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Vows and Tithes and their Redemption
1-29. Law of vows and their redemption.
The making of vows is a very ancient and universal practice connected with prayer. In order to secure his desire the suppliant adds a vow to his prayer. Vows may be either positive or negative. A man may promise either to devote something to God, or to abstain from some comfort or necessary of life. Instances of the latter, vows of abstinence, are to be found in Numbers 6:1-21; Numbers 30; 1 Samuel 14:24; Psalms 132:2-5, and of the former in Genesis 28:20-22; Judges 11:30-31; Numbers 21:1-3. The present chapter deals with positive vows. The votive offering may be a human being (Leviticus 27:2-8), an animal (Leviticus 27:9-13), a house (Leviticus 27:14-15), or a piece of land (Leviticus 27:16-25).
2-8. Human beings vowed to Jehovah must not be offered to Him in sacrifice. They must be redeemed, a certain sum of money being paid into the sanctuary as an equivalent.
2. Singular vow] a special vow devoting himself or any of his family to God.
3. Fifty shekels] about £6 10s: see on Leviticus 5:15.
9-13. If a man dedicates an animal and wishes to redeem it, he must pay its estimated value and one-fifth more.
9. Whereof men bring an offering] i.e. one of the sacrificial animals, a bullock, sheep, or goat.
10. See Malachi 1:14.
11. As it is unlawful to sacrifice unclean animals they must be redeemed and the equivalent value plus a fifth paid into the sanetuary.
14, 15. The redemption of a dedicated house follows the same rule.
16-25. The redemption of a dedicated piece of land is complicated by the law of Jubilee (Leviticus 25). Its value is reckoned according to the amount of seed required to sow it (Leviticus 27:16), and a reduction made in proportion to the number of years till the next Year of Jubilee (Leviticus 27:18). The owner may redeem it at this price plus one fifth. If he does not, it goes to the sanctuary at the Year of Jubilee (Leviticus 27:20-21). But if the dedicant of the land has himself bought it from a third person, then at the Jubilee it reverts to the latter, and the dedicant must recompense the sanctuary by paying its redemption value calculated as before (Leviticus 27:22-24).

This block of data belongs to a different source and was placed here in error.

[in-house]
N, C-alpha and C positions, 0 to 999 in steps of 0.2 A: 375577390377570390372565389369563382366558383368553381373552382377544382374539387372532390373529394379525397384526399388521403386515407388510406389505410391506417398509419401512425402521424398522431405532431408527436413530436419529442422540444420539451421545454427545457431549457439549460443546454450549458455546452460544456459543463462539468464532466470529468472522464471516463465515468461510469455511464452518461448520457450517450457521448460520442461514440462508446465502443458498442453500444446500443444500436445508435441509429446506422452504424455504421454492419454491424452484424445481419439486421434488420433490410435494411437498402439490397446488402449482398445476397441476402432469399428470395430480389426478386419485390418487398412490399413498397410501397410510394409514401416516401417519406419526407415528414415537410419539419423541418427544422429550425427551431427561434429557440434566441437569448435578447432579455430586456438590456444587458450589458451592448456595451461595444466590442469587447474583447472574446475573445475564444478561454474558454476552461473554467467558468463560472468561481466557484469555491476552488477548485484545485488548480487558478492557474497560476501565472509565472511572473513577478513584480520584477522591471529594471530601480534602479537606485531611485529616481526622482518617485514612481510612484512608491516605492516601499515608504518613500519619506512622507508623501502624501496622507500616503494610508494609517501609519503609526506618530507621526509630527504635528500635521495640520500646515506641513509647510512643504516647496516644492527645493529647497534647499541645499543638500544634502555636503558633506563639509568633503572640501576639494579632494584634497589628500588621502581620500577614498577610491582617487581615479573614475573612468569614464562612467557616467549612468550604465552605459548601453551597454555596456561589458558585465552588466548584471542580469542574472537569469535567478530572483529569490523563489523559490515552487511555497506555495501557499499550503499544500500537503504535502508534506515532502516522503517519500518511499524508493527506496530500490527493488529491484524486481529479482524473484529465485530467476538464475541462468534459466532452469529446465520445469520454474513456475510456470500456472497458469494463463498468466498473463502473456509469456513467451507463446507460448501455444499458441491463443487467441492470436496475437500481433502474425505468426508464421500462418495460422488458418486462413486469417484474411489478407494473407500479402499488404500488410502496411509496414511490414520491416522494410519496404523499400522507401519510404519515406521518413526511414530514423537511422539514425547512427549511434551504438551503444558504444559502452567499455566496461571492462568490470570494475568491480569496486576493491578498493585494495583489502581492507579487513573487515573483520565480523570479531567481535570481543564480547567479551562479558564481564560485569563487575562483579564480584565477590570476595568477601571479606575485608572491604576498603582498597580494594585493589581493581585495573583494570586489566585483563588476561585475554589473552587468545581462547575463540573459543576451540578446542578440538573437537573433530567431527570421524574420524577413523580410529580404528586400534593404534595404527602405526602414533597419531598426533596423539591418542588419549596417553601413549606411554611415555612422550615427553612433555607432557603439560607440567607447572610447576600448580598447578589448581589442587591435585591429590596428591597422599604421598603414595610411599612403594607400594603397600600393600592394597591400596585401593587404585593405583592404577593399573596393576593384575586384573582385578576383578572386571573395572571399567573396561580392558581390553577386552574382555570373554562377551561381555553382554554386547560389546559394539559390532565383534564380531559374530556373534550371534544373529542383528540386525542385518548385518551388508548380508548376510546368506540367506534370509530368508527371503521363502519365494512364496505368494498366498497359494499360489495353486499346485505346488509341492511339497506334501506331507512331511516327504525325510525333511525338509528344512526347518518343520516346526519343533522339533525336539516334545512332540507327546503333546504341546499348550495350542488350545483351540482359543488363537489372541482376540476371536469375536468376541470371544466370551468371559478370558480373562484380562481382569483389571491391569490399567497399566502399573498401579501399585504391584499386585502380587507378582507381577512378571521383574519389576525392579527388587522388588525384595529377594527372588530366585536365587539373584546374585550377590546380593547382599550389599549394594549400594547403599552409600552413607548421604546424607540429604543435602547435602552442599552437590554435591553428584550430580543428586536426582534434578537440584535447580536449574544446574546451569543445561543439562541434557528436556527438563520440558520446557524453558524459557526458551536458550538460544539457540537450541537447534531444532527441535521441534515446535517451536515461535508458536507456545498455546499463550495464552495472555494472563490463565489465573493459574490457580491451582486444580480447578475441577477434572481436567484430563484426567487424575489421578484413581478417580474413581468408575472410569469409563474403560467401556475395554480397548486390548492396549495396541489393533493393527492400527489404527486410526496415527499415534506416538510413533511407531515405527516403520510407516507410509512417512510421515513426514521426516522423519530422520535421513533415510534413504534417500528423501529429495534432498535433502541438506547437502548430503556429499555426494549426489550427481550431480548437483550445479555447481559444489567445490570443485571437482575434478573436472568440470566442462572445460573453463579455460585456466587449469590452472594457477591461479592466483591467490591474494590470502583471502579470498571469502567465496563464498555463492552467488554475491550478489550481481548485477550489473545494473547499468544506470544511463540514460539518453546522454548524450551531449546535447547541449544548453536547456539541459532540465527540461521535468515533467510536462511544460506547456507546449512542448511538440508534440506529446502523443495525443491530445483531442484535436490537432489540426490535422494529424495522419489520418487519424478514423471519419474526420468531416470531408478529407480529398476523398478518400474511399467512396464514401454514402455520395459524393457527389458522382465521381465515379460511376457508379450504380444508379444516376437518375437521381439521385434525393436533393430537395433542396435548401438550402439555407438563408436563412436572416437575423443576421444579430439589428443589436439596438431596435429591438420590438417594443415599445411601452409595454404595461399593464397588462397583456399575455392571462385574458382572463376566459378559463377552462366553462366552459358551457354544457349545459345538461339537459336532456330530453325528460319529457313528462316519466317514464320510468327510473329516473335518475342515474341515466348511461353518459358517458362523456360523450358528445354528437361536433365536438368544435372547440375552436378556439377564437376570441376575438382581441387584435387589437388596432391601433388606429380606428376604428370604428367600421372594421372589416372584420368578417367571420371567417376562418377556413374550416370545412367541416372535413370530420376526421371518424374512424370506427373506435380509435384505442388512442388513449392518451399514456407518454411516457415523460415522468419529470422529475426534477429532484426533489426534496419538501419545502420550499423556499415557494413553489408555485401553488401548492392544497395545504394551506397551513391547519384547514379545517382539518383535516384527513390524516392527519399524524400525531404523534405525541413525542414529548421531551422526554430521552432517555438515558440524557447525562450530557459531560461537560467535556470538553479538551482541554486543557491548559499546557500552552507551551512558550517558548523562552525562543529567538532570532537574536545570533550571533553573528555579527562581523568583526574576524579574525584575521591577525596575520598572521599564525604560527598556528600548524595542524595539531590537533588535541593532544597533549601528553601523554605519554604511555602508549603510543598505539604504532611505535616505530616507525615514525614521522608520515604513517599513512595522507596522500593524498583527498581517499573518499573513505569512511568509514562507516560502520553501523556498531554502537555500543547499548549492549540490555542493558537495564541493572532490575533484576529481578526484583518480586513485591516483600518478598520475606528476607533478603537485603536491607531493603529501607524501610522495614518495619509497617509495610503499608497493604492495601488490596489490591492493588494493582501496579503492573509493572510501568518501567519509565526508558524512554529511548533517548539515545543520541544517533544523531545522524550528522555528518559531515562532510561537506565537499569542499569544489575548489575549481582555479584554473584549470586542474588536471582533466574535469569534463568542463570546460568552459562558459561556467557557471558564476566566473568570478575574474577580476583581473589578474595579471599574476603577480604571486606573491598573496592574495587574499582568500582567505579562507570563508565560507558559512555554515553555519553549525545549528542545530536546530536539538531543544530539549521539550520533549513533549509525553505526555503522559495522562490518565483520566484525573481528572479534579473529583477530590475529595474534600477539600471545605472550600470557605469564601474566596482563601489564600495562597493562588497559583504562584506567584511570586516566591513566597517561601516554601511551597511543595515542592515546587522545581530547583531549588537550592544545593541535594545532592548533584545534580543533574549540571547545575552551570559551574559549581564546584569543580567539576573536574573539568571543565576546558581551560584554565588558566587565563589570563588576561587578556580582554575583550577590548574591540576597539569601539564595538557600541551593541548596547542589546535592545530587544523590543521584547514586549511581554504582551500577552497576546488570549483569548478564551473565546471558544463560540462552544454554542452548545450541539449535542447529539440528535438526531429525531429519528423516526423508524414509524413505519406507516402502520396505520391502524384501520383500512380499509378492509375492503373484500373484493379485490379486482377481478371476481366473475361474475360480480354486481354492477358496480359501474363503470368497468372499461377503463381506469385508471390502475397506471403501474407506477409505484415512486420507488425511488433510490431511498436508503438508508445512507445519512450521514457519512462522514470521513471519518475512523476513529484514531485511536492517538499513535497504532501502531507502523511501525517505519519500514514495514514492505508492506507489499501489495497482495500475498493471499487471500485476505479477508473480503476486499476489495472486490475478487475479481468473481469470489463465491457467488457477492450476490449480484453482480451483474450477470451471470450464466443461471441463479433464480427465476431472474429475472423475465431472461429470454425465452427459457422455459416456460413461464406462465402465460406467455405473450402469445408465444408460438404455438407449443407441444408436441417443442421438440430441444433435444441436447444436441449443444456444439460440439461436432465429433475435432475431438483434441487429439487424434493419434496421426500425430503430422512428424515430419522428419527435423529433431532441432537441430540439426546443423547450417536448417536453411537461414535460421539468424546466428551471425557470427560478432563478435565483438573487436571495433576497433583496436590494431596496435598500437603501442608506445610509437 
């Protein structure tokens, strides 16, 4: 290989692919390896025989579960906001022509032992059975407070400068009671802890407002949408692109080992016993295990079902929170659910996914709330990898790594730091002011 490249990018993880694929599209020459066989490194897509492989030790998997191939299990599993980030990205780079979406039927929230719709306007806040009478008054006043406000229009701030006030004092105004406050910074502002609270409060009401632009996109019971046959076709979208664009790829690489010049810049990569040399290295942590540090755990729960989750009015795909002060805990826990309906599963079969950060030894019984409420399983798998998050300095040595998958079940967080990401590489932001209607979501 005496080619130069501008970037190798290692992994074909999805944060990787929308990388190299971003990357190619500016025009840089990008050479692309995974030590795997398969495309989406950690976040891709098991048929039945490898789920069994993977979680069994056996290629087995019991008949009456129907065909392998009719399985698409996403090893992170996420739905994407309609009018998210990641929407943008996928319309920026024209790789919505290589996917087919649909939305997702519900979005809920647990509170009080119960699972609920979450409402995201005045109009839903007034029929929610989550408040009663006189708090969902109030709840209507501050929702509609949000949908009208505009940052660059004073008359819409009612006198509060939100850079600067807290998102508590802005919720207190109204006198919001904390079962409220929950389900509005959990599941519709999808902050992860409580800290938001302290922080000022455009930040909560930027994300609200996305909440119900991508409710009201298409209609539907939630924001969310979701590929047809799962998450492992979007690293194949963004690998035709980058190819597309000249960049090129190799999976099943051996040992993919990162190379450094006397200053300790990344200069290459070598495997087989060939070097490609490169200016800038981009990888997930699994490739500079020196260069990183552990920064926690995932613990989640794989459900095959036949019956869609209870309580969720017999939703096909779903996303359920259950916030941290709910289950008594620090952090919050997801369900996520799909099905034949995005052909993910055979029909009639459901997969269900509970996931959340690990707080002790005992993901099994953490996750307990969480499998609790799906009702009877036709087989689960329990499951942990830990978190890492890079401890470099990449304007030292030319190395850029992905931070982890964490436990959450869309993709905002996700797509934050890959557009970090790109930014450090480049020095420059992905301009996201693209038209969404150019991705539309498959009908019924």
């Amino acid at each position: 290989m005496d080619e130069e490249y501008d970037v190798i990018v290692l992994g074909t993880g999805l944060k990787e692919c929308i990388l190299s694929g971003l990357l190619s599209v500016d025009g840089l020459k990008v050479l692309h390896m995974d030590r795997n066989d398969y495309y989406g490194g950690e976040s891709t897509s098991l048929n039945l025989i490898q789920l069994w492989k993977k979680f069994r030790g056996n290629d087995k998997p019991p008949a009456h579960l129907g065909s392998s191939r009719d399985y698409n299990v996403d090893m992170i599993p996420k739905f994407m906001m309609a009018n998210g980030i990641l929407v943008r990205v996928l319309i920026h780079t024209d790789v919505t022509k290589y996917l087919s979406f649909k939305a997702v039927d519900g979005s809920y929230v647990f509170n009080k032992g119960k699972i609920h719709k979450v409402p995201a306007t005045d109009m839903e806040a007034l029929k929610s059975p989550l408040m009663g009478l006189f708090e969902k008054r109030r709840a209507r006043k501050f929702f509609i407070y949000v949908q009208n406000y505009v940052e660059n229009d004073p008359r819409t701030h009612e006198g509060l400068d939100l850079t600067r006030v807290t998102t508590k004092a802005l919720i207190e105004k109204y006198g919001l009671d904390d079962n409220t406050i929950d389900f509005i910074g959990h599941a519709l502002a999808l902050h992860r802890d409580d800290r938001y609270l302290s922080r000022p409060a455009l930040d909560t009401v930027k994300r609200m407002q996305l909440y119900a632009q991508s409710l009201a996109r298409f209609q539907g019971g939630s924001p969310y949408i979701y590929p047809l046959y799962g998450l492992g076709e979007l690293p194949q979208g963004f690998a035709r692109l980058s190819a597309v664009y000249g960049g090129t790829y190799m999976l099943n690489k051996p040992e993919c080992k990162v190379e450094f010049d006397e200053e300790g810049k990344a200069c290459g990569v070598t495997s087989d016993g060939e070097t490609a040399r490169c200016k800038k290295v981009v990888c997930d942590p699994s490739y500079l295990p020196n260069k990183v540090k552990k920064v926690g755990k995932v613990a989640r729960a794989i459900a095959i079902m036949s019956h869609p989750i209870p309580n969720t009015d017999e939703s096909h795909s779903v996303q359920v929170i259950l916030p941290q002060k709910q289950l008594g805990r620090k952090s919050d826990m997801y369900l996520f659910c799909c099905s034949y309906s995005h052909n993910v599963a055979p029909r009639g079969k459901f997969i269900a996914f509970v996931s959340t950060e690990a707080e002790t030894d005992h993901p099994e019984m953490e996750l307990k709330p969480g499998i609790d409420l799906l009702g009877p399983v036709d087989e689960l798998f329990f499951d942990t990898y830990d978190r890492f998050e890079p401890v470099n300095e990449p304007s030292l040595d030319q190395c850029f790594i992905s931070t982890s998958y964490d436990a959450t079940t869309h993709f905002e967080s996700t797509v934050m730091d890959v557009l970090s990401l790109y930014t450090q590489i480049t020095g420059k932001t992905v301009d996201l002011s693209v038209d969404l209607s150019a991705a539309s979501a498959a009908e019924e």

16. Homer] ten ephahs, or nearly eleven bushels. The value of barley is here stated to be about £6 10s.
23. In that day] The estimated value of a purchased piece of land must be paid in a lump sum. The estimated value of a hereditary possession, it would appear, was paid in yearly instalments. This practically meant that, till the Jubilee, the dedicant paid to the sanctuary a yearly rent of one shekel per homer of seed that he used.
26-29. Exception to the Law of Bedemption of Vows.
26. Firstlings, which already belong to God (Exodus 13:2), cannot be vowed again without mockery.
27. Firstlings of unclean animals must be redeemed in the usual manner. In Exodus 13:13; Exodus 34:20 the law is that such must either be redeemed with a lamb or killed. The law seems to have varied at different times.
28. Devoted things are those consecrated to God by an extreme form of vow, the ban or curse, requiring their destruction or inalienable devotion to the sanctuary: see Numbers 18:14; Deuteronomy 13:17; Joshua 6:17, Joshua 6:21; 1 Samuel 15:3, 1 Samuel 15:9, 1 Samuel 15:20. This form of vow is specially laid upon the spoil of conquered nations. The NT. equivalent is the ’anathema’ or excommunication: see Romans 9:3; 1 Corinthians 5:5; 1 Corinthians 16:22; 1 Timothy 1:20.
29. Devoted of men] see Exodus 22:20, where the Hebrew is ’shall be devoted.’ There the ’devotion of men ’is the solemn judicial penalty of idolatry. This was probably the only ground of devoting human beings. The case of Jephthah’s daughter is doubtful: see Judges 11:30-40.
30-33. The Law of Tithes and their Redemption. Tithes belong to God as the real owner of the land: see on Leviticus 25:1-7. They are a kind of rent paid by the people as His tenants. Being already God’s, tithes cannot be made the subject of vows. Tithes of agricultural produce may be commuted for their money value plus one fifth (Leviticus 27:31). The tithe of cattle cannot be redeemed (Leviticus 27:32-33).
32. Passetti under the rod] of the owner as he counts his cattle. Every tenth beast as it comes, whether good or bad, is to be set apart as belonging to God: cp. Leviticus 25:10. The tithes were given to the Levites for their maintenance, and they in turn tithed their own tithes: see Numbers 18:20-32.
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Dummelow, John. "Commentary on Leviticus 27". "Dummelow's Commentary on the Bible". https://www.studylight.org/
the Second Week of Advent